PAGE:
January 5, 2019 2:21:18 am
The People Vs Tech: How the internet is killing democracy (and how we save it)
By Jamie Bartlett
Ebury Press (Penguin books)
256 pages; Rs 499
JAMIE BARTLETT is a technology reporter and currently associated with the UK-based think-tank Demos. He says that democracy is by its very nature analogue and at odds with the world the Silicon Valley-digital tech is rapidly creating. His core argument in this book, hence, is provocative — politics is at risk from technology.
Events in Tunisia, and then in Egypt in 2011, seemed to convince people that social media was a boon for political mobilisation. But the praise that Google and Facebook gathered was limited to their role in countries not seen as liberal democracies — injecting elements of connectivity and political discussion not possible otherwise, and, providing a forum which could generate agitation and be put to political use. It is another matter that no spark might have been kindled at all but for the old-fashioned and hard-nosed trade-union activity with cotton farmers in Luxor city in southern Egypt, and around. But seven years down the line — in the context of Brexit, the US elections, the “missed call” political party memberships, the use of WhatsApp as a political pamphlet in countries like India, or more recently, how the gilets jauns in France started as an online campaign — even argumentative and democratic societies are fully experiencing the deep influence of technology in their socio-political expression.
The big question is whether technology is an enabler or a crucial backdrop in the way the printing press, the radio-set, the telegraph or the motor car were. Or, is it doing things at a different pace now, endangering the very democratic space that made Silicon Valley possible? Bartlett writes that the nature and pace of such change is fundamentally altering society and taking away basic essentials that make democracy, arguments or the resolution of disputes and co-existence possible. Two documentaries on Facebook made by PBS Frontline were aired last month. Based on a detailed examination of the evolution of the company and its formula for revenues, they shone light on a disturbing thought: polarisation of public opinion is the model of how Facebook succeeds.
The People vs Tech propels that argument forward. While he is careful not to allow himself to be panned as just another Luddite or a prophet of doom, Bartlett cannot help but paint an alarming picture of what is happening. Jack Dorsey has termed Twitter a “digital public square” while testifying before the US Senate Intelligence Committee in September this year. But is it just that?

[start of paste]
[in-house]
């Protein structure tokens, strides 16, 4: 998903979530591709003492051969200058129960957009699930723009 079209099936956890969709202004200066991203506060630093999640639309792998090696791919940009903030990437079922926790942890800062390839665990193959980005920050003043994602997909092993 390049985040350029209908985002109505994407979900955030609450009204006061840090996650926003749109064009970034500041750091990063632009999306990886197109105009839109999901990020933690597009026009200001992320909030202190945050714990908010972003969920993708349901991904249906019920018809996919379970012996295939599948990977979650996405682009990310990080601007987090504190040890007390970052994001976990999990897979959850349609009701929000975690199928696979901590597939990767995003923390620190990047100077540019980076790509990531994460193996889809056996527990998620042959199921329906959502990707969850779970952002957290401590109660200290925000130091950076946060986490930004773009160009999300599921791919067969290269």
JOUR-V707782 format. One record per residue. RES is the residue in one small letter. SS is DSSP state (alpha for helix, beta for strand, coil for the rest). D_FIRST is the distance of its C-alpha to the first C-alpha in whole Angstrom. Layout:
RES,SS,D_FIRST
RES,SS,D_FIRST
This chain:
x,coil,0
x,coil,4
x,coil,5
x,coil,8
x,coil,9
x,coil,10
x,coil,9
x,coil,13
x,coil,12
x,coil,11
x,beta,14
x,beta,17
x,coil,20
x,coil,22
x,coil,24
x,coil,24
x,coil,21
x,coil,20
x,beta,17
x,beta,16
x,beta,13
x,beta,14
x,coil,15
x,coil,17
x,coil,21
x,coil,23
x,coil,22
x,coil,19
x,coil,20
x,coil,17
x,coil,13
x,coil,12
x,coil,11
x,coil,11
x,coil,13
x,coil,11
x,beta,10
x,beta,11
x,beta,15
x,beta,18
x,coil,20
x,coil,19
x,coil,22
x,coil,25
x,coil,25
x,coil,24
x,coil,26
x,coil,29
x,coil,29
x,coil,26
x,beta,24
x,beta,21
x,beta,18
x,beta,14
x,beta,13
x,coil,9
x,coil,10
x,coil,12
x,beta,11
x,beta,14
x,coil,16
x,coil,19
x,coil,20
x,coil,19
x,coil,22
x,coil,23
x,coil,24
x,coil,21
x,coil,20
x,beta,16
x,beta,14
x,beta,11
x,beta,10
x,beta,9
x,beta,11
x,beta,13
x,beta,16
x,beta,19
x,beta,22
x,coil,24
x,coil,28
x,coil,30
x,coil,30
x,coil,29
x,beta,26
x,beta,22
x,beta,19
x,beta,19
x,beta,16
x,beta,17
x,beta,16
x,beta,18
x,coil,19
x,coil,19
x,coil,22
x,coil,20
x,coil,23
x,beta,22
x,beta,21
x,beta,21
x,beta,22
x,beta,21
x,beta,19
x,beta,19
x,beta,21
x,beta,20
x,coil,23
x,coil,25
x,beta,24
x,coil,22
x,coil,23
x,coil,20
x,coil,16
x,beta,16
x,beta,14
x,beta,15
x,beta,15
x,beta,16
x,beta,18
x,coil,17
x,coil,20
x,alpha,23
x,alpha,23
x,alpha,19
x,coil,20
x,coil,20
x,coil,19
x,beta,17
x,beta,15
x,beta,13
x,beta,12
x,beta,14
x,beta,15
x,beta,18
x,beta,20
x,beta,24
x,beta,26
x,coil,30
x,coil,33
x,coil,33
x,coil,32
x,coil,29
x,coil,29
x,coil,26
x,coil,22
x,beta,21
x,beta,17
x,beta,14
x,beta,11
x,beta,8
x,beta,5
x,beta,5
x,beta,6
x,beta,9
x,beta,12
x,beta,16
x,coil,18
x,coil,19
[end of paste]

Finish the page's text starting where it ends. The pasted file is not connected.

Bartlett’s proposition is similar to those who unveiled the idea of “hidden persuaders” — people behind advertisement campaigns of various products. The idea that the digital tech pushed by companies claiming to connect you to a world “beyond yourself” or broadening public debate are, instead, doing the opposite. They are shutting down minds and creating a citizenry incapable of critically or patiently debating anything of value. Showing how micro-targeting of voters or allowing “lists” to political parties via the scraping of big data could end up destroying democracy, the author argues that feeding its consumers more of what they want, is like offering more cocaine to an addict. Bartlett further says that by allowing each citizen’s information bubble to be opened up to political parties, and allowing a political aspirant to offer what s/he knows people want leads to the basic essence of democratic functioning being impeded. Once public debate is confined to the glowing screens on different phones with different messages, the essence of diverse democracies are eroded dramatically.
The fact that citizens, for the sake of convenience (discounts or just free WiFi) can give away so much of their information, may not be about loss to the said individual in an immediate sense. But, eventually, it imperils democracy. The central proposition of this polemic is that the middle-class in any society — the people who “buy newspapers, join political parties, sponsor charities, vote and participate in community projects” — forms the backbone of a democracy. With that category of people being eroded, and with new tech exacerbating income inequalities, the slow and deliberate idea of not seeking quick solutions — central to democracy — is also going away.
The book ends with a set of 20 things-we-can-do to arrest the slide. The most meaningful takeaway is of resurrecting the idea of the public good, and to constantly ensure that “powerful democratic systems… also accountable to people” are able to hold rapid technological change to account. At a time when Google’s Sundar Pichai is facing the House of Representatives, as the CEOs of Facebook and Twitter did, reading The People vs Tech is a hair-raising but rewarding experience.
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